by Kim Miller
January 28, 2018
My name is Kim, and together with my partner Joel, we are traveling around the world, volunteering and making videos for our Youtube Channel, “Wanderlearners”. During these last three weeks, we’ve had the opportunity to volunteer with Center For Girls (CFG) here in Thailand. In that time so much has happened and I’ve learned so much— it’s a busy place!
We’ve campaigned to schools and markets, strengthened ties with local immigration officers, government officials, and future schools.
We’ve seen young mothers come in and recieve small funds of financial support from CFG for baby food and care. CFG has been their haven and safety net in difficult times for their transition from young adulthood into unplanned motherhood.
We’ve seen donors walk in to inquire about the cost of funding a month of school and transportation fees for a couple of underpriviledged children. To my surprise, upon receiving the answer, they proceeded to donate enough that the children could continue to go to school for an entire year.
And just yesterday, a group of field officers from UN Women came to visit CFG to learn more about its programs. They wanted to find out where both organizations overlap and where they could help each other expand, especially focusing on initiatives against women’s trafficking.
Their visit was an impressive ordeal, and as if all that we had seen accomplished during our stay here wasn’t enough, this visit by the UN Women’s field officers also allowed us to hear stories from strong women in the community that had gathered to have the UN Women’s officers’ ears. They didn’t forget to mention how Women For Change, another program founded by CFG, helped support them along the way.
From the very beginning of our stay with CFG Founder, Nunnaree, we’ve been welcomed by female leaders in the Chiang Khong villages and seen how they gracefully set examples of empowered women stepping up in their communities. They have all sited Women For Change, with its workshops and education programs, acting as the launching point from which their path to empowerment and awareness started.
One of the very first acquaintance we made shortly after our arrival was with a current village leader, PiTick, also a participant of the Women For Change program. We featured her in a marketing video we created about Chiang Khong’s Friday Market, which was entered into a contest to help raise funds for CFG. You can watch it on Youtube here, and help us win by giving it a ‘like’!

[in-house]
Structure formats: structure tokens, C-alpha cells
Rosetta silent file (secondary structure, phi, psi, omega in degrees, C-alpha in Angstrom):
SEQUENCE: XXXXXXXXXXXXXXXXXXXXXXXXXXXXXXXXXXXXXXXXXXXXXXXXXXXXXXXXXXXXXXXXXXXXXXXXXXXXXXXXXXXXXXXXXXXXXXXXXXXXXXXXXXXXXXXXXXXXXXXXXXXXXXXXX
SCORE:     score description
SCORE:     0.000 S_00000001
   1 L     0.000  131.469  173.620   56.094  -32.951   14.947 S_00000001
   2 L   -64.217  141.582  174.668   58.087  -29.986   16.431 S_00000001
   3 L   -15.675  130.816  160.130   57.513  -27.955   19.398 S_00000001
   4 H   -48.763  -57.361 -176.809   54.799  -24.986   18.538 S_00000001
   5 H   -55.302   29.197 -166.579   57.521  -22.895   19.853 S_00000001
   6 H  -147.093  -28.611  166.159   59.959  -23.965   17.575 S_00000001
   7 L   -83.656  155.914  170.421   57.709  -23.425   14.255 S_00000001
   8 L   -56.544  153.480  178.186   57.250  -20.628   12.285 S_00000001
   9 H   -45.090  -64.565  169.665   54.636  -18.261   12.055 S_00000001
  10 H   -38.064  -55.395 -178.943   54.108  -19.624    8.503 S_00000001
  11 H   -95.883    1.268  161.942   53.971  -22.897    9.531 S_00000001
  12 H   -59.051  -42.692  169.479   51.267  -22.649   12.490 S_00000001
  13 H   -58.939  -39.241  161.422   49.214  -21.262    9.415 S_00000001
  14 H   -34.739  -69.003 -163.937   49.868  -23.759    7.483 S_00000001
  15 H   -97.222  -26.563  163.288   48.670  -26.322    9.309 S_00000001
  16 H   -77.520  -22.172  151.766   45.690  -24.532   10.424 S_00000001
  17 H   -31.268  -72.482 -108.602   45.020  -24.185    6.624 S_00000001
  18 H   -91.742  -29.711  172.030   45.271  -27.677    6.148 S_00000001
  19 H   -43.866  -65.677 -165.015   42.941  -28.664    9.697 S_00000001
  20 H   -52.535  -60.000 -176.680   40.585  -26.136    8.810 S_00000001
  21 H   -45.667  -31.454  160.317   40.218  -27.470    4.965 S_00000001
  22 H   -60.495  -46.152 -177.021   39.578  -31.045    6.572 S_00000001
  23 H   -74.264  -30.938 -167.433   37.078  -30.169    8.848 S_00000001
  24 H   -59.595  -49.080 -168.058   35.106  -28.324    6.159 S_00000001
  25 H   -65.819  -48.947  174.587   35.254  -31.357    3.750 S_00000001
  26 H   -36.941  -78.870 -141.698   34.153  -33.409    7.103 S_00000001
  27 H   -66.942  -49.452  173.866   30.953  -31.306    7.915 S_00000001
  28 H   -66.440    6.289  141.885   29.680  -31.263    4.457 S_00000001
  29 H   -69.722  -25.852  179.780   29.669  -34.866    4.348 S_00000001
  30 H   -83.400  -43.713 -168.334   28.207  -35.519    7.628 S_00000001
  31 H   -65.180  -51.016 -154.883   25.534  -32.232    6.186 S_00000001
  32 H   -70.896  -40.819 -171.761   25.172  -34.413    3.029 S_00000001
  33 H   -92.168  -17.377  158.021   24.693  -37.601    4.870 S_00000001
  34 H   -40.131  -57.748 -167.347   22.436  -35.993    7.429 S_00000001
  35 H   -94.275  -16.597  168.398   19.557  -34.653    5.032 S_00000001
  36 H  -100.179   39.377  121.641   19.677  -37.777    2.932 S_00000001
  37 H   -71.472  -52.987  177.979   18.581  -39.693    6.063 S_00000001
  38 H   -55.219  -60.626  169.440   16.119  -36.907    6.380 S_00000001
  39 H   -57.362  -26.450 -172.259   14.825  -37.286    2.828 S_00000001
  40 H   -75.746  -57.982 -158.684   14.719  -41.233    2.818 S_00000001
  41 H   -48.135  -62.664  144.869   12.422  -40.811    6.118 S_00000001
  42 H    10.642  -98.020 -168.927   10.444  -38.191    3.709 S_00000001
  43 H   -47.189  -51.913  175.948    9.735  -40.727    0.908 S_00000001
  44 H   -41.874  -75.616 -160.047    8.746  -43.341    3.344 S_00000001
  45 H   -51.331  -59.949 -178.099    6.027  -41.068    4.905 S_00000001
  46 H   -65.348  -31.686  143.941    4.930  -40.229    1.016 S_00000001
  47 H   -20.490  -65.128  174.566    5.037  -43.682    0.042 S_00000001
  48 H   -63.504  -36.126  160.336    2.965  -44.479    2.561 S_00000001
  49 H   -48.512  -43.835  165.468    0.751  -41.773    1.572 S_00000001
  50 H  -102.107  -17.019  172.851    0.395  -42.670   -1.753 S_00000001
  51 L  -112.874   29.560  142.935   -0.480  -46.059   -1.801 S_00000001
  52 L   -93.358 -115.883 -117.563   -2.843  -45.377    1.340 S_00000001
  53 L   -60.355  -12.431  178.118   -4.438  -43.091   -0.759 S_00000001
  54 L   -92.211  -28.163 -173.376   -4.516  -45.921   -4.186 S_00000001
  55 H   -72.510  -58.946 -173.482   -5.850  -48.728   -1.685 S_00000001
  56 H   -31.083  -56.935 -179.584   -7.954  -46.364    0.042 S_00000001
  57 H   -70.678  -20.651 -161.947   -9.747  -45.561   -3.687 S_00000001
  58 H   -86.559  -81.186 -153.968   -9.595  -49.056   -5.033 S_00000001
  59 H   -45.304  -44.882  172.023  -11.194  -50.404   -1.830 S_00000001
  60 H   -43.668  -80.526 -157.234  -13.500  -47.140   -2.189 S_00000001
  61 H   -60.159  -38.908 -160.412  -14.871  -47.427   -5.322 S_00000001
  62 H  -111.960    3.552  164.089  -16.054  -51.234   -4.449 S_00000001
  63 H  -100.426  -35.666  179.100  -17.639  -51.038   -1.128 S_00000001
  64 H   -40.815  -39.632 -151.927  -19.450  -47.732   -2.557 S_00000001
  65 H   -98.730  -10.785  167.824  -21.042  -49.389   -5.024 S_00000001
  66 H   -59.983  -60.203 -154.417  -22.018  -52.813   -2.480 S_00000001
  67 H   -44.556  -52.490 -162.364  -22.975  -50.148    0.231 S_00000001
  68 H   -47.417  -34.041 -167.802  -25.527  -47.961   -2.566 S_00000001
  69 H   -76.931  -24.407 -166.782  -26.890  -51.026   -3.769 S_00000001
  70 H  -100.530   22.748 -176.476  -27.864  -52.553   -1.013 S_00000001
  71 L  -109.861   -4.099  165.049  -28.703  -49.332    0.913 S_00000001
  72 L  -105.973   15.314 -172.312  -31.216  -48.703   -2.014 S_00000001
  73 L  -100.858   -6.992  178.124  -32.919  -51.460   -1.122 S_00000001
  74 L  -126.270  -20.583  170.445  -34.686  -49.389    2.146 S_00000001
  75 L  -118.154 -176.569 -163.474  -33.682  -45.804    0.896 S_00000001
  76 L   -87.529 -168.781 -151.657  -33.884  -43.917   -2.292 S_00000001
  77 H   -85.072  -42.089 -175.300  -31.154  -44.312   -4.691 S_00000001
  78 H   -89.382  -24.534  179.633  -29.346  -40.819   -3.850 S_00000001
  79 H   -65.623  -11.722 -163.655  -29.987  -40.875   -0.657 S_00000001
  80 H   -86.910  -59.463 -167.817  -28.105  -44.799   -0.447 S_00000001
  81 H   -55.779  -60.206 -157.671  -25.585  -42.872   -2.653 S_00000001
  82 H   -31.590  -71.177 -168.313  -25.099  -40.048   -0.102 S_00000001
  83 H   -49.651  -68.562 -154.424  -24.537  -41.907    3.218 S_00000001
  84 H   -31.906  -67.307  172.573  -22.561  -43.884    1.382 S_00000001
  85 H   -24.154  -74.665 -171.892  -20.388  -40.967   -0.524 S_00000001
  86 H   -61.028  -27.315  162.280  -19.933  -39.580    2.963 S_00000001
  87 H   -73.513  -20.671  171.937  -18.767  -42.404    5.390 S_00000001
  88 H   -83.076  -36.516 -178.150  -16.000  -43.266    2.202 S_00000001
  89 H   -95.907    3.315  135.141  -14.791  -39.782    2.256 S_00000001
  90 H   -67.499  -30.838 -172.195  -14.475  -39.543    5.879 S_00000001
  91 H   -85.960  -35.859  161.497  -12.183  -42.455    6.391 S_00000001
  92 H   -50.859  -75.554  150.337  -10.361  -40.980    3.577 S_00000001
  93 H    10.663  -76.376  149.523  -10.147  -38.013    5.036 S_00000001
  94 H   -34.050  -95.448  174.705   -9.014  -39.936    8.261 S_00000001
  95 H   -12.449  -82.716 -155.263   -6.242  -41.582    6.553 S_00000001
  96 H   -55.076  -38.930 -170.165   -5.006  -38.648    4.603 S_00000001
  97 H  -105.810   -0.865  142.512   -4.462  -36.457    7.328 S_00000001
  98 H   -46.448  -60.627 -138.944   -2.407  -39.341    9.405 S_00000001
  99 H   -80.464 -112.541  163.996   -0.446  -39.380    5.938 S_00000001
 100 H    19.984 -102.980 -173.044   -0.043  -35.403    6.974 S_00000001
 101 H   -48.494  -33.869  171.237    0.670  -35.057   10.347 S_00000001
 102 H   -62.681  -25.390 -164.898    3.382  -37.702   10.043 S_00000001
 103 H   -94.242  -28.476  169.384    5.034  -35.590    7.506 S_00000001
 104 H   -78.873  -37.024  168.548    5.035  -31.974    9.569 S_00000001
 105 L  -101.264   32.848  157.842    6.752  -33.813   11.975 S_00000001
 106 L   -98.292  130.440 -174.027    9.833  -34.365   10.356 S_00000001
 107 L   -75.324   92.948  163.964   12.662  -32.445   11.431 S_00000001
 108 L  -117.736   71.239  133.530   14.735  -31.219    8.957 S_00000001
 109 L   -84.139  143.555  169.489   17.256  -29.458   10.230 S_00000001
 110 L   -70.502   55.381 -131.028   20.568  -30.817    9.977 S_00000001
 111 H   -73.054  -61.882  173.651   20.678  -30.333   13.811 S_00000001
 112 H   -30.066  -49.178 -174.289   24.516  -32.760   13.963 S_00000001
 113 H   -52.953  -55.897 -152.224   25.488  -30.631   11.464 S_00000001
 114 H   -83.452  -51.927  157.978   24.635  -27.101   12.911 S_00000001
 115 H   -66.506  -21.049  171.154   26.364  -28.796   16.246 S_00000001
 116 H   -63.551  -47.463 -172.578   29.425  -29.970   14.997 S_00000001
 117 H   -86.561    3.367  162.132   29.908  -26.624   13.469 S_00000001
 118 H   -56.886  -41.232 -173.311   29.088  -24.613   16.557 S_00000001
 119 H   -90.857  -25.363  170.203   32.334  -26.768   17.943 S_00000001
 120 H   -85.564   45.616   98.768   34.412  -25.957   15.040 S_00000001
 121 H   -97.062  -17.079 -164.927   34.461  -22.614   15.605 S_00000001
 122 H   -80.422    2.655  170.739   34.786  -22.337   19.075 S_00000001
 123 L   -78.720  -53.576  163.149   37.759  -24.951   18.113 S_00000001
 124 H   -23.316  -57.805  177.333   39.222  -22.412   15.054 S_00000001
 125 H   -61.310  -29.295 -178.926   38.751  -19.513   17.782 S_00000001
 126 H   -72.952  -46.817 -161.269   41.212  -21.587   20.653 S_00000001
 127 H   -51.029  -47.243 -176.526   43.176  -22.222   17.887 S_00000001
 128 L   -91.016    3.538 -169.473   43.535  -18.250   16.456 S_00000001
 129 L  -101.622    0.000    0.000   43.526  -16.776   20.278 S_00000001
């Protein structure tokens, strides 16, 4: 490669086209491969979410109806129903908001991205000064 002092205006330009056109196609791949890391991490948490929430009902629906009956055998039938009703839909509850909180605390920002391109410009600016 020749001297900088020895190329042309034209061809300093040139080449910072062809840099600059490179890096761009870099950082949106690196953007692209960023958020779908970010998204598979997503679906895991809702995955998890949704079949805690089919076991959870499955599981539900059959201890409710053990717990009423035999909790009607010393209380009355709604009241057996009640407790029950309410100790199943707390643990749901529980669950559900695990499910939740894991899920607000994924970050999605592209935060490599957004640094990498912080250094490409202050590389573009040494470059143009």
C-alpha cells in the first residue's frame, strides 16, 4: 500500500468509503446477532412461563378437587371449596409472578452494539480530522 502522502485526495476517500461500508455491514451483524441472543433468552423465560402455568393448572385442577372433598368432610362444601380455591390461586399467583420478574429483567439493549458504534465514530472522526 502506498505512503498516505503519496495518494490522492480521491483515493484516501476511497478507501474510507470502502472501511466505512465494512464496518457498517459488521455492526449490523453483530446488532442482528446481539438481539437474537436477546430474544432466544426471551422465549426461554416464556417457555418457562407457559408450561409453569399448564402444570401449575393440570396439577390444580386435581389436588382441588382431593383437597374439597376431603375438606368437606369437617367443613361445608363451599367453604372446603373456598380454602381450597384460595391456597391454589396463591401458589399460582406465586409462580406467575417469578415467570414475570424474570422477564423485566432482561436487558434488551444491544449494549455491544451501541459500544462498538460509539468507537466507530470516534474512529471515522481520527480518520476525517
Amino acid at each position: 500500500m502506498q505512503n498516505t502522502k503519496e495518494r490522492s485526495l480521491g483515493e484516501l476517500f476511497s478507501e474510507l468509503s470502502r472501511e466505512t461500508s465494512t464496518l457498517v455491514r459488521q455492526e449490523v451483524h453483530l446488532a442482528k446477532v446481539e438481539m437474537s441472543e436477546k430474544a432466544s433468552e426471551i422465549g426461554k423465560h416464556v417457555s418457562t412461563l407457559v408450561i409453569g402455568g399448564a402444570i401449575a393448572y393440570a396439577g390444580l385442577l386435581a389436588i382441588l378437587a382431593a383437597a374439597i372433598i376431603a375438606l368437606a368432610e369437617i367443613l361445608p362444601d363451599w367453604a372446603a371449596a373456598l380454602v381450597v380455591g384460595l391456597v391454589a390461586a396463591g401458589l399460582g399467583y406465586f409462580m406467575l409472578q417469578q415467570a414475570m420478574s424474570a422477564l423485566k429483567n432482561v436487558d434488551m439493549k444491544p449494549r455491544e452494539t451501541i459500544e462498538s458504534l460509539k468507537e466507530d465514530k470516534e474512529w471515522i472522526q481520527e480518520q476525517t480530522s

During our time here, we have worked on several other projects as well. We have documented marketing campaigns and community development through video and photography. And we have helped partner organizations in the community such as the Thai Immagration Office, a school in Phan District currently underway in its construction, and Chiang Khong Homestays by making videos and designing websites. We were proud to share our skills with the community as a resource for everyone’s further development in the area and to be able to see how the organizations help support each other.
My greatest take-away from our time volunteering here at CFG has been realizing that in matters that aim to shift cultural attitudes, results don’t come instantly. While women rising to power and UN Women coming to ask for your advice serve as examples of past hard work coming to fruition, sometimes the results of today’s efforts can be hard to see. You only start to reap the rewards of empowering a community in the long run. Only when I realized that this NGO has been around for twenty years, did I began to understand just how impressive CFG’s track-record really is. Nunnaree’s organization has been around to see the surrounding community grow and shift in cultural attitudes as a direct result of its efforts over a continuous and long period of time.
This was underlined even more for me when I asked International Development Officer, Maia Mounsher, how her team measures success. Her answer: “What we’re really aiming to do is make our own job obsolete.” In the industry of women’s and children’s rights and empowerment, “you measure your success in terms of things that don’t happen.” In other words: fewer and fewer cases of gender-based violence. Less and less emergency cases. Ultimately, I have learned that as a community we have to speak loudly against gender-based abuse, human trafficking, and violence against women and children, and hope to begin to hear the sound of something quieter — the absence of abuse.
It’s taken two decades to get this far, and the ‘success’ that Maia describes may be a long way away. But with CFG’s track record, and with sustained effort from all, they appear to be up for the challenge.
Interested in volunteering with CFG? Let us know.
Not able to come to join us in Thailand yet? Consider Donating.
Not able to donate today? Look for opportunities in your community to work against gender-based violence and human trafficking, as these are universal issues!